Yet there are also lots of reasons to be optimistic. For starters, the rate of population growth began to decline in the 1980s, and about the time the population hits 9 billion, it may level off entirely, according to recent projections, like this UN report (see page 1, Executive Summary). If they're accurate, we'll finally stop growing (mostly because of increased prosperity and education, especially for girls and young women). So food demand will essentially stop growing too.
In addition, the last several decades have shown that we can make enormous progress in increasing food production per acre. As others have noted, cropland per capita, which expanded globally from 1700 to 1950, has shrunk ever since (see page 60 of this outstanding article by Paul E. Waggoner, distinguished scientist at the Connecticut Agricultural Experiment Station). Between about 1980 and today, we've had to put only a small amount of incremental land into agricultural production — even though global population has gone from 5 billion to 7 billion.
That means we've come close to freezing agriculture's footprint. And that's very good news, because tearing up forest and grasslands and draining wetlands to expand farmland lead to huge increases in greenhouse gas emissions and habitat loss. Not growing the footprint and driving further resource efficiency of the inputs used on and around it are key agenda items in making agriculture sustainable. They should be goals everyone can embrace as we ratchet up to feeding 9 billion people.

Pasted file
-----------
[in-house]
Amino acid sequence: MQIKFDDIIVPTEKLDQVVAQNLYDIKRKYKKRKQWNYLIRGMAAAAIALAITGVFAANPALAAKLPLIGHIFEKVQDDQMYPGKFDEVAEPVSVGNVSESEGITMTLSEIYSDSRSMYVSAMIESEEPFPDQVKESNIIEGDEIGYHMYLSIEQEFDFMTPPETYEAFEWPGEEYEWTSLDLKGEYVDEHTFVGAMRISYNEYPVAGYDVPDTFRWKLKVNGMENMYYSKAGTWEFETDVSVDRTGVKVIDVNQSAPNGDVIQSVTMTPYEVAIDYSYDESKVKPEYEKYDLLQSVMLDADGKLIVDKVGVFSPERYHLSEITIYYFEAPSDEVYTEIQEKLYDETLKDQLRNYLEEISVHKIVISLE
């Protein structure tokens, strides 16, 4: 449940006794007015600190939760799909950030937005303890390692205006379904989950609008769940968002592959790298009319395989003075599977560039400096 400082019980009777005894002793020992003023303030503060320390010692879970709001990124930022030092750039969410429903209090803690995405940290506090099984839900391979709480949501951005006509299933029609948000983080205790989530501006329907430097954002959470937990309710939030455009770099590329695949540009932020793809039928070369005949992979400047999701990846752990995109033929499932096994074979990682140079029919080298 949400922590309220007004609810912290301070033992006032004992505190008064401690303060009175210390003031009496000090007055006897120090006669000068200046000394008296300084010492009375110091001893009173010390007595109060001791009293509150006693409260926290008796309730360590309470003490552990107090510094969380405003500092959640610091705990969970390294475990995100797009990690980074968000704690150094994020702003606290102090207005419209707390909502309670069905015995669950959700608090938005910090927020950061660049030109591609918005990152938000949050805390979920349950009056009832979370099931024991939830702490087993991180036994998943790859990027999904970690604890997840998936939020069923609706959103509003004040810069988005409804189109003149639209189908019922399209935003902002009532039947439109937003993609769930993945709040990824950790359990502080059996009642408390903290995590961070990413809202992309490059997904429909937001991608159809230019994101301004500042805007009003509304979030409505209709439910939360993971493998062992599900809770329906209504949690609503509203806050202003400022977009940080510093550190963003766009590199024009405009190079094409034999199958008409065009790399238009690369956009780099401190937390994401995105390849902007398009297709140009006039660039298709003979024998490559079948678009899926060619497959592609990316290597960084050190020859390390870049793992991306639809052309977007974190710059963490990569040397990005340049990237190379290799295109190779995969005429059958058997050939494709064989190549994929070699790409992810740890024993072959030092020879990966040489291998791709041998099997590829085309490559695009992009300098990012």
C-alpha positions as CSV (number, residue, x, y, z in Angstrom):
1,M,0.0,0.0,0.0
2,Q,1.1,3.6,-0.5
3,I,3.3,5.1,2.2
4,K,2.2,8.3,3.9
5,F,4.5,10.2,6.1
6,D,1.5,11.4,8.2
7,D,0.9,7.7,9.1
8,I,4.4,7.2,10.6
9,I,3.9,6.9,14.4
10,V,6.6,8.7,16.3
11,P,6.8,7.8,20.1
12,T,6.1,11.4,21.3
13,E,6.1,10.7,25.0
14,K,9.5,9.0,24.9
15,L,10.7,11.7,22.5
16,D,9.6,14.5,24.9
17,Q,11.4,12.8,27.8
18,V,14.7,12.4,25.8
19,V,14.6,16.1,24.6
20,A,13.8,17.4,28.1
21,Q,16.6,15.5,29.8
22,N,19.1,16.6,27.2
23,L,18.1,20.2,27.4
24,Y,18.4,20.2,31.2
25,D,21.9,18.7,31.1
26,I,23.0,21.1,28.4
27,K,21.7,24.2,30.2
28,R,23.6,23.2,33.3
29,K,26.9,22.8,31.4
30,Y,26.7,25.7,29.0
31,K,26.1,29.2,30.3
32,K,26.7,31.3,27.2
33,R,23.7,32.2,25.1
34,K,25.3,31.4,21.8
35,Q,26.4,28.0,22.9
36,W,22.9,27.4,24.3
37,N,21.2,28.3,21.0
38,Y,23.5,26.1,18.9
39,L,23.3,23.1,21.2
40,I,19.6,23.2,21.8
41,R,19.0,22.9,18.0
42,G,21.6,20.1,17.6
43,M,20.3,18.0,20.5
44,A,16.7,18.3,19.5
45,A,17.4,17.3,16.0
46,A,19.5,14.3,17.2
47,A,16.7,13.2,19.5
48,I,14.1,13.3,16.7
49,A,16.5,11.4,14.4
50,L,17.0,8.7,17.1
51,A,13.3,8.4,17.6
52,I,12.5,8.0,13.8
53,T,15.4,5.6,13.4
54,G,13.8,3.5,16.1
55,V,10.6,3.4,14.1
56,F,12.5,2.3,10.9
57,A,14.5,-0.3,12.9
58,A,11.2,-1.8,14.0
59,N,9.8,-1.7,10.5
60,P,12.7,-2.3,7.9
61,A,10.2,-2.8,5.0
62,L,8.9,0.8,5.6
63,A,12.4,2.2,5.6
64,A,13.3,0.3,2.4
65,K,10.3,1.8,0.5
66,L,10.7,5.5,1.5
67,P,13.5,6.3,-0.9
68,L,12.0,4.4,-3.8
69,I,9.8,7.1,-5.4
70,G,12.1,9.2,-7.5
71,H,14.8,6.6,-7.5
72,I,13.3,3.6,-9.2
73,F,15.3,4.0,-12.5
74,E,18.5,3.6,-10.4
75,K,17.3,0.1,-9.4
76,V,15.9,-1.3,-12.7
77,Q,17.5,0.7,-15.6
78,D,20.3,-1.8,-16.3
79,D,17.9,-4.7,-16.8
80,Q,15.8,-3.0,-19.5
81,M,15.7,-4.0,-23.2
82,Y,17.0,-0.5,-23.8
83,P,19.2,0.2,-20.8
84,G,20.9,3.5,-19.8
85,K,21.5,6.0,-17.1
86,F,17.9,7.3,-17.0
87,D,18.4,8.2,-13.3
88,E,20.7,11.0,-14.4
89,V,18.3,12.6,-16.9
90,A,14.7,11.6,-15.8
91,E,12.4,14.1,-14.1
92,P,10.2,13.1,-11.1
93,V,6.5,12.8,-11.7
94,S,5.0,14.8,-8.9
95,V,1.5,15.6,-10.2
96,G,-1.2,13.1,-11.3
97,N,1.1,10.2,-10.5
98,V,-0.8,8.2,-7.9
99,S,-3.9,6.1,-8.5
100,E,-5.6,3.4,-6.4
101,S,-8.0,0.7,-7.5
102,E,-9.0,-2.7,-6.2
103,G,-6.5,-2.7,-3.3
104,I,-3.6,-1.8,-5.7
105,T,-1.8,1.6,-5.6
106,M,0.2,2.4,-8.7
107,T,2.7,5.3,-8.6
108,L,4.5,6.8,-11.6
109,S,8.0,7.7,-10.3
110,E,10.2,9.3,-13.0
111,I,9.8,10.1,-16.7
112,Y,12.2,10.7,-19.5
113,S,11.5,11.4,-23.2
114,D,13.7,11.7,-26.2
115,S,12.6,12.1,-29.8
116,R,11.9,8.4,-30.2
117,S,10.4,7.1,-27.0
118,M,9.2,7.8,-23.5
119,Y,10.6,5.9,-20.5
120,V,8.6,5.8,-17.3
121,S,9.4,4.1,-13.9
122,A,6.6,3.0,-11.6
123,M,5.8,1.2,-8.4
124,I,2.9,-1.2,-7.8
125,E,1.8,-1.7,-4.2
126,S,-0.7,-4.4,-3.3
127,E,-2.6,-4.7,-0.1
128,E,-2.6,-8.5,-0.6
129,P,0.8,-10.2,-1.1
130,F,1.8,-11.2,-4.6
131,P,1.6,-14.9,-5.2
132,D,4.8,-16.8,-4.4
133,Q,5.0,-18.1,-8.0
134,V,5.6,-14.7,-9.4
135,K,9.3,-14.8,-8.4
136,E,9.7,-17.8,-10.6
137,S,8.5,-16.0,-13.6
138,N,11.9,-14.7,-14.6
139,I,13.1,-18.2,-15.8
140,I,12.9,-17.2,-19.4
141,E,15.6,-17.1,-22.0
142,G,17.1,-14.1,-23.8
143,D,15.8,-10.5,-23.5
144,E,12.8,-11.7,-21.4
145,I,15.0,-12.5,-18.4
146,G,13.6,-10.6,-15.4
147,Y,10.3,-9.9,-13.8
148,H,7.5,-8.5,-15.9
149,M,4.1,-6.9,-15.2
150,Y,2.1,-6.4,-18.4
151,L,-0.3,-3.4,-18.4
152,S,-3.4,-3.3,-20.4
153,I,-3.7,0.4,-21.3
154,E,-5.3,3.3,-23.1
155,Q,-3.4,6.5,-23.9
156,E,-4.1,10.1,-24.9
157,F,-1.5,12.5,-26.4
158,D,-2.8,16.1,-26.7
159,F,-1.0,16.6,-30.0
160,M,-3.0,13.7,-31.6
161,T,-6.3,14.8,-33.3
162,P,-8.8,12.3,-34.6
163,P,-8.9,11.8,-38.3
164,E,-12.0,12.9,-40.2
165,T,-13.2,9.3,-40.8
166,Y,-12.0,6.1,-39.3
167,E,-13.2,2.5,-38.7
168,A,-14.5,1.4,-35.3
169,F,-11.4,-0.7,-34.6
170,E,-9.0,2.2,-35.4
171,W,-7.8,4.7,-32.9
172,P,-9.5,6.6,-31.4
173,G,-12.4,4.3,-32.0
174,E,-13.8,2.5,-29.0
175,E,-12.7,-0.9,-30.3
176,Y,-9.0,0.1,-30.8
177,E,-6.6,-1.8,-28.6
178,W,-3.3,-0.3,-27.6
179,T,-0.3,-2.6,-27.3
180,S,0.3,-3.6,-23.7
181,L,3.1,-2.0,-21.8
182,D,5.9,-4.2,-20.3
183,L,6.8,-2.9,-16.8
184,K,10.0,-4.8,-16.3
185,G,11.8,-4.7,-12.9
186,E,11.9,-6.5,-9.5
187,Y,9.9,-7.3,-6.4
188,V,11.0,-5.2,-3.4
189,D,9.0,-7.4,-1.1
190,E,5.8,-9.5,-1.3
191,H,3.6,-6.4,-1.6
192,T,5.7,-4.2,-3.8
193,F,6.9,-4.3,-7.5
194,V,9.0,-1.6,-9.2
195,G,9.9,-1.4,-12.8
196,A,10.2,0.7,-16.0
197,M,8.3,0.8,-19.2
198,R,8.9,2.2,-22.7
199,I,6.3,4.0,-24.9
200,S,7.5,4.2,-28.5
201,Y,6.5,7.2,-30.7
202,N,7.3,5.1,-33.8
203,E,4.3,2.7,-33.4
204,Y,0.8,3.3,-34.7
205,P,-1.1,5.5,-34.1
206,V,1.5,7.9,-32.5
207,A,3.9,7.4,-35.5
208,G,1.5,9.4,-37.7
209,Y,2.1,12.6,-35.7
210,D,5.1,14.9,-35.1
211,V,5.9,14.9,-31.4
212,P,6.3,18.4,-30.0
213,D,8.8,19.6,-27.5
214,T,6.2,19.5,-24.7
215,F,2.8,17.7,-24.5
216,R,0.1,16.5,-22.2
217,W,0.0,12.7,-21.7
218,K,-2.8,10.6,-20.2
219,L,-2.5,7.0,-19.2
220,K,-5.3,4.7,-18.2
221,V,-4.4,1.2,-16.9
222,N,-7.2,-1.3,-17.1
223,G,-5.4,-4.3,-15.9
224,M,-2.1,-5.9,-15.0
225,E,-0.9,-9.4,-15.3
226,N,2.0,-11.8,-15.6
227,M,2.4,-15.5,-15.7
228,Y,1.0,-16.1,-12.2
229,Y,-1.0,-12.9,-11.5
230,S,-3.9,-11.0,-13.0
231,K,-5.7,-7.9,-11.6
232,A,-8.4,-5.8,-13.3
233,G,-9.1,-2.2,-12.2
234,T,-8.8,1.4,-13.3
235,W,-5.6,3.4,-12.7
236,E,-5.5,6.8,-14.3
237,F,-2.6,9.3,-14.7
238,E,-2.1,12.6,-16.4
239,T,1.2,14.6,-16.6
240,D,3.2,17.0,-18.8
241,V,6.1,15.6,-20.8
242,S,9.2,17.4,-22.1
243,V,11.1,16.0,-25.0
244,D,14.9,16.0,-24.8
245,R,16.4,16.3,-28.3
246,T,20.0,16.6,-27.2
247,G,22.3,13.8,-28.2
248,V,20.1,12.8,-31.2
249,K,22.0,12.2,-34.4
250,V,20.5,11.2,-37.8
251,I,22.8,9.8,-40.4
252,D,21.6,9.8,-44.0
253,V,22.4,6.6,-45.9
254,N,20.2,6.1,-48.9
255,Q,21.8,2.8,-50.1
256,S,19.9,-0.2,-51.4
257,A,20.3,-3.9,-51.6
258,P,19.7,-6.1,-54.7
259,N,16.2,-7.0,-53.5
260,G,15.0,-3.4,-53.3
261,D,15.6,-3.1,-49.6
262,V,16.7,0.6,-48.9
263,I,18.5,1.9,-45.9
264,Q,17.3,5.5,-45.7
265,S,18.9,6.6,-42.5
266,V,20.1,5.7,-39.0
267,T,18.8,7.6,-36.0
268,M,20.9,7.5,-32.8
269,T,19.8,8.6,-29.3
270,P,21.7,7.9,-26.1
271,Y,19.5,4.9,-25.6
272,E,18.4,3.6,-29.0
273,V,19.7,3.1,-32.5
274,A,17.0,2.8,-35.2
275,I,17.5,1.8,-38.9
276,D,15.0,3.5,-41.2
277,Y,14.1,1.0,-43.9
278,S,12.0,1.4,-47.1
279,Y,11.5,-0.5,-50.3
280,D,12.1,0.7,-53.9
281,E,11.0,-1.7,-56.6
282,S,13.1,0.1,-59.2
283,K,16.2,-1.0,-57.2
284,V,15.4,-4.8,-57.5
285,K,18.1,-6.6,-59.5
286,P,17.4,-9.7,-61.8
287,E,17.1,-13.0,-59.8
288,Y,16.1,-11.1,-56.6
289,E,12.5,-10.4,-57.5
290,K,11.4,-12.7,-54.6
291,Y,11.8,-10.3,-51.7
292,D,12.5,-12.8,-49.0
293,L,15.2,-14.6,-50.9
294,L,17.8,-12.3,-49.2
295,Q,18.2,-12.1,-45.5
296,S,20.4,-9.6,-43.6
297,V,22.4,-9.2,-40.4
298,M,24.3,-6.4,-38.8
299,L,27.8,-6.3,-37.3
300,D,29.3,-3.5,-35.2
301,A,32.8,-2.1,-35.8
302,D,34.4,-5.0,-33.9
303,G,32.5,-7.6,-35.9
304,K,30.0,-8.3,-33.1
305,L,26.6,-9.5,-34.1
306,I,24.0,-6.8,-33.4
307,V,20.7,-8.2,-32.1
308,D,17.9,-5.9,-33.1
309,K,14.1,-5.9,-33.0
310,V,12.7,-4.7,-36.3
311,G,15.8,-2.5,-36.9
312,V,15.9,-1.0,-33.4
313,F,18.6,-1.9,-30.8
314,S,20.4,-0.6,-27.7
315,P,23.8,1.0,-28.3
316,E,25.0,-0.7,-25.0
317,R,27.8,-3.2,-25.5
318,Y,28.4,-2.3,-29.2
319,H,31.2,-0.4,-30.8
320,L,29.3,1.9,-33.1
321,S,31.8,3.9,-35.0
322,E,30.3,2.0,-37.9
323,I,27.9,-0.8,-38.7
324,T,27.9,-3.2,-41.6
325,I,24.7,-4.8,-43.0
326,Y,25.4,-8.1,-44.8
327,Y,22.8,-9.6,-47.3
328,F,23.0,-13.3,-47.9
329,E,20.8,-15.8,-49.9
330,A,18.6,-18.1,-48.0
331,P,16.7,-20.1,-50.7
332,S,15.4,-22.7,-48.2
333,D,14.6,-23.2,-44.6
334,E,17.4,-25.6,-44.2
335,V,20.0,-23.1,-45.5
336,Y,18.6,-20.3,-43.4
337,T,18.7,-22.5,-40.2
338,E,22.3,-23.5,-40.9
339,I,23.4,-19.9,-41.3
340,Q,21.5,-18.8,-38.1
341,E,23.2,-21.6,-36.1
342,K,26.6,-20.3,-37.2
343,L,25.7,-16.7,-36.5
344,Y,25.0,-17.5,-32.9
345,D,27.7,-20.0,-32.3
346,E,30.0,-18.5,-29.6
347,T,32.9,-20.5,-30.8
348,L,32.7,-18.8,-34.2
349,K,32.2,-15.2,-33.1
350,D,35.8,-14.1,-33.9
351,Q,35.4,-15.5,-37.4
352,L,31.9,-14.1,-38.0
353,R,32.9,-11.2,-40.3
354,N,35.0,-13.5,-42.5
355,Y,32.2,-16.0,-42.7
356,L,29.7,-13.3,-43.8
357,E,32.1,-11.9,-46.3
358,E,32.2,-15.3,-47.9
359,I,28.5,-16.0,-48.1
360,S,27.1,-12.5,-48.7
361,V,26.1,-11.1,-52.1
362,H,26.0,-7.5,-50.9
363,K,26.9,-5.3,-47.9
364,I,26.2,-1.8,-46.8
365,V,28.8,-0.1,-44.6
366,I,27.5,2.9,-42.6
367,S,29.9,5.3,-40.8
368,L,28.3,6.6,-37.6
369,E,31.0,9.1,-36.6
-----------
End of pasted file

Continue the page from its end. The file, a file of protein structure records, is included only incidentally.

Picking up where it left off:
More good news: We already know how to keep the footprint frozen. We've already identified the technologies and policies that can let us raise enough food for 9 billion people on the land we're using now to feed 7 billion. These include:
Precision farming: advances in data science and information technology (IT) that help farmers know where and when to plant and water and fertilize.
Agricultural biologicals: topical or seed treatment products that contain natural materials like plant extracts or beneficial microbes, or are made from them. They complement or replace agricultural chemical products for weed, insect, and disease control.
Some organic farming techniques: cover crops and other practices that conserve water and improve soil quality.
Advanced breeding: new breeding methods that don't involve GMOs but do rely on sophisticated computer analysis and other high-tech techniques.